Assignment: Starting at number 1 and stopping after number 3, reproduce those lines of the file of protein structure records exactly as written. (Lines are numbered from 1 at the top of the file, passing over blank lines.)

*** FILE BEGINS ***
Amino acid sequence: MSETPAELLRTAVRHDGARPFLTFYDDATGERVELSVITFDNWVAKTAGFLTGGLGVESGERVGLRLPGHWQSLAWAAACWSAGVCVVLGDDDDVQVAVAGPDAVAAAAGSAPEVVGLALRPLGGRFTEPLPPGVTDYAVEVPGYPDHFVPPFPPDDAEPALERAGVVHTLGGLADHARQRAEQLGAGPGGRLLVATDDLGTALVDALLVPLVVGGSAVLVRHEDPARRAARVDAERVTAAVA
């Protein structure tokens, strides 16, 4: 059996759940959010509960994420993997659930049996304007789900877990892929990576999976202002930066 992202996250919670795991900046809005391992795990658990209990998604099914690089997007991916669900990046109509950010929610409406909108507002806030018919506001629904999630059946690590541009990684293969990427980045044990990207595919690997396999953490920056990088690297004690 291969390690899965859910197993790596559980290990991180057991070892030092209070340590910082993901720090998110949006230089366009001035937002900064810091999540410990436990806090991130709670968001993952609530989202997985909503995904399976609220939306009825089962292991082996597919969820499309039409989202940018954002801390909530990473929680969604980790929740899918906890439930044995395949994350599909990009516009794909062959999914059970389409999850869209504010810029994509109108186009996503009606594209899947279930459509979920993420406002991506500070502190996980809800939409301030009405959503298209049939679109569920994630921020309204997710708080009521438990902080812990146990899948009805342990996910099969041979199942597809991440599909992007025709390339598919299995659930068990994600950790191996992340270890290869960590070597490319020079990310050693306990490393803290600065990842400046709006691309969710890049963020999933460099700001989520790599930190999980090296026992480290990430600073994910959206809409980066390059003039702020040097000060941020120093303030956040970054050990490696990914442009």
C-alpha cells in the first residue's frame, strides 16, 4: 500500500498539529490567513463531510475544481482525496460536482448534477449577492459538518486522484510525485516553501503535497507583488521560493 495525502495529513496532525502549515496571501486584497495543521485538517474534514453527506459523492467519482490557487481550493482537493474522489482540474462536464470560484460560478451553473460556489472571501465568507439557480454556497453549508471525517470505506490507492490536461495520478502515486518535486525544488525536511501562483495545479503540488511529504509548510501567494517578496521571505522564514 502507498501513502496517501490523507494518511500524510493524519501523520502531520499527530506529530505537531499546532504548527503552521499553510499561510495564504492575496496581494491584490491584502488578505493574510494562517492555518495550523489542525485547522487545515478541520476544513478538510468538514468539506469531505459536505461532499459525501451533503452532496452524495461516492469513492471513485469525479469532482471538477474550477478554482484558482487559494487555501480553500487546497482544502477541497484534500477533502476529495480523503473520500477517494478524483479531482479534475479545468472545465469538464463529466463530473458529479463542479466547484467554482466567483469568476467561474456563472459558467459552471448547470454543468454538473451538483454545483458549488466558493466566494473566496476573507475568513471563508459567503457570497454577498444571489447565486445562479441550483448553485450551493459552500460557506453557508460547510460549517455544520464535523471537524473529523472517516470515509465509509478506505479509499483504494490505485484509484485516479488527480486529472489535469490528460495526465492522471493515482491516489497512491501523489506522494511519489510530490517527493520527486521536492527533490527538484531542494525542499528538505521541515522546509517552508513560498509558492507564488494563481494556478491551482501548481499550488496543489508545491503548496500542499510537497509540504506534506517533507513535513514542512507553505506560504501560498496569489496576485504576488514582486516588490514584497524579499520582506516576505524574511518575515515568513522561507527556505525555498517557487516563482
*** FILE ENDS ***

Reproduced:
Amino acid sequence: MSETPAELLRTAVRHDGARPFLTFYDDATGERVELSVITFDNWVAKTAGFLTGGLGVESGERVGLRLPGHWQSLAWAAACWSAGVCVVLGDDDDVQVAVAGPDAVAAAAGSAPEVVGLALRPLGGRFTEPLPPGVTDYAVEVPGYPDHFVPPFPPDDAEPALERAGVVHTLGGLADHARQRAEQLGAGPGGRLLVATDDLGTALVDALLVPLVVGGSAVLVRHEDPARRAARVDAERVTAAVA
């Protein structure tokens, strides 16, 4: 059996759940959010509960994420993997659930049996304007789900877990892929990576999976202002930066 992202996250919670795991900046809005391992795990658990209990998604099914690089997007991916669900990046109509950010929610409406909108507002806030018919506001629904999630059946690590541009990684293969990427980045044990990207595919690997396999953490920056990088690297004690 291969390690899965859910197993790596559980290990991180057991070892030092209070340590910082993901720090998110949006230089366009001035937002900064810091999540410990436990806090991130709670968001993952609530989202997985909503995904399976609220939306009825089962292991082996597919969820499309039409989202940018954002801390909530990473929680969604980790929740899918906890439930044995395949994350599909990009516009794909062959999914059970389409999850869209504010810029994509109108186009996503009606594209899947279930459509979920993420406002991506500070502190996980809800939409301030009405959503298209049939679109569920994630921020309204997710708080009521438990902080812990146990899948009805342990996910099969041979199942597809991440599909992007025709390339598919299995659930068990994600950790191996992340270890290869960590070597490319020079990310050693306990490393803290600065990842400046709006691309969710890049963020999933460099700001989520790599930190999980090296026992480290990430600073994910959206809409980066390059003039702020040097000060941020120093303030956040970054050990490696990914442009």
C-alpha cells in the first residue's frame, strides 16, 4: 500500500498539529490567513463531510475544481482525496460536482448534477449577492459538518486522484510525485516553501503535497507583488521560493 495525502495529513496532525502549515496571501486584497495543521485538517474534514453527506459523492467519482490557487481550493482537493474522489482540474462536464470560484460560478451553473460556489472571501465568507439557480454556497453549508471525517470505506490507492490536461495520478502515486518535486525544488525536511501562483495545479503540488511529504509548510501567494517578496521571505522564514 502507498501513502496517501490523507494518511500524510493524519501523520502531520499527530506529530505537531499546532504548527503552521499553510499561510495564504492575496496581494491584490491584502488578505493574510494562517492555518495550523489542525485547522487545515478541520476544513478538510468538514468539506469531505459536505461532499459525501451533503452532496452524495461516492469513492471513485469525479469532482471538477474550477478554482484558482487559494487555501480553500487546497482544502477541497484534500477533502476529495480523503473520500477517494478524483479531482479534475479545468472545465469538464463529466463530473458529479463542479466547484467554482466567483469568476467561474456563472459558467459552471448547470454543468454538473451538483454545483458549488466558493466566494473566496476573507475568513471563508459567503457570497454577498444571489447565486445562479441550483448553485450551493459552500460557506453557508460547510460549517455544520464535523471537524473529523472517516470515509465509509478506505479509499483504494490505485484509484485516479488527480486529472489535469490528460495526465492522471493515482491516489497512491501523489506522494511519489510530490517527493520527486521536492527533490527538484531542494525542499528538505521541515522546509517552508513560498509558492507564488494563481494556478491551482501548481499550488496543489508545491503548496500542499510537497509540504506534506517533507513535513514542512507553505506560504501560498496569489496576485504576488514582486516588490514584497524579499520582506516576505524574511518575515515568513522561507527556505525555498517557487516563482